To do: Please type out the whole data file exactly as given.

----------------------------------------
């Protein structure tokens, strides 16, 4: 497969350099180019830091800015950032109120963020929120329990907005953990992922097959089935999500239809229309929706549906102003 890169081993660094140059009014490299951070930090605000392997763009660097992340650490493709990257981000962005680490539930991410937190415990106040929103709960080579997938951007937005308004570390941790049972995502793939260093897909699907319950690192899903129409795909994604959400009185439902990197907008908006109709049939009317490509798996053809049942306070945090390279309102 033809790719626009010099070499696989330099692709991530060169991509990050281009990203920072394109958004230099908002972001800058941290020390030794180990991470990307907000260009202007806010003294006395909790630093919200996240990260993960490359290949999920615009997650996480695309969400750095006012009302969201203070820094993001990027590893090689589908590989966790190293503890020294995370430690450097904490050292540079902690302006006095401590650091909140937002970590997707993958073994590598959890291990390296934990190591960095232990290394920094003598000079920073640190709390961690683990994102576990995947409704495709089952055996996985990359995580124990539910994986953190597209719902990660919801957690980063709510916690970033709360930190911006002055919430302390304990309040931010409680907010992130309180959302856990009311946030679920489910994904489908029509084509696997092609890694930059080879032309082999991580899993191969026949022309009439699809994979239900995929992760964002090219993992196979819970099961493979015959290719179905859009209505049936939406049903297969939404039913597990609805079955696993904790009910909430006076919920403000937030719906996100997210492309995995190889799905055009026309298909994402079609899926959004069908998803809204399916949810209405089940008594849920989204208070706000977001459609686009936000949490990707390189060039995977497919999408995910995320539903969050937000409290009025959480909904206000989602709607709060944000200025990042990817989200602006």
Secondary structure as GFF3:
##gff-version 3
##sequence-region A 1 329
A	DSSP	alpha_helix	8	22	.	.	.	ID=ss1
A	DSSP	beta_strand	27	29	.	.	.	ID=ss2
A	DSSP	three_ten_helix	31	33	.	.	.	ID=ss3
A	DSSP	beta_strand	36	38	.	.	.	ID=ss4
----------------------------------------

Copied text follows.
């Protein structure tokens, strides 16, 4: 497969350099180019830091800015950032109120963020929120329990907005953990992922097959089935999500239809229309929706549906102003 890169081993660094140059009014490299951070930090605000392997763009660097992340650490493709990257981000962005680490539930991410937190415990106040929103709960080579997938951007937005308004570390941790049972995502793939260093897909699907319950690192899903129409795909994604959400009185439902990197907008908006109709049939009317490509798996053809049942306070945090390279309102 033809790719626009010099070499696989330099692709991530060169991509990050281009990203920072394109958004230099908002972001800058941290020390030794180990991470990307907000260009202007806010003294006395909790630093919200996240990260993960490359290949999920615009997650996480695309969400750095006012009302969201203070820094993001990027590893090689589908590989966790190293503890020294995370430690450097904490050292540079902690302006006095401590650091909140937002970590997707993958073994590598959890291990390296934990190591960095232990290394920094003598000079920073640190709390961690683990994102576990995947409704495709089952055996996985990359995580124990539910994986953190597209719902990660919801957690980063709510916690970033709360930190911006002055919430302390304990309040931010409680907010992130309180959302856990009311946030679920489910994904489908029509084509696997092609890694930059080879032309082999991580899993191969026949022309009439699809994979239900995929992760964002090219993992196979819970099961493979015959290719179905859009209505049936939406049903297969939404039913597990609805079955696993904790009910909430006076919920403000937030719906996100997210492309995995190889799905055009026309298909994402079609899926959004069908998803809204399916949810209405089940008594849920989204208070706000977001459609686009936000949490990707390189060039995977497919999408995910995320539903969050937000409290009025959480909904206000989602709607709060944000200025990042990817989200602006």
Secondary structure as GFF3:
##gff-version 3
##sequence-region A 1 329
A	DSSP	alpha_helix	8	22	.	.	.	ID=ss1
A	DSSP	beta_strand	27	29	.	.	.	ID=ss2
A	DSSP	three_ten_helix	31	33	.	.	.	ID=ss3
A	DSSP	beta_strand	36	38	.	.	.	ID=ss4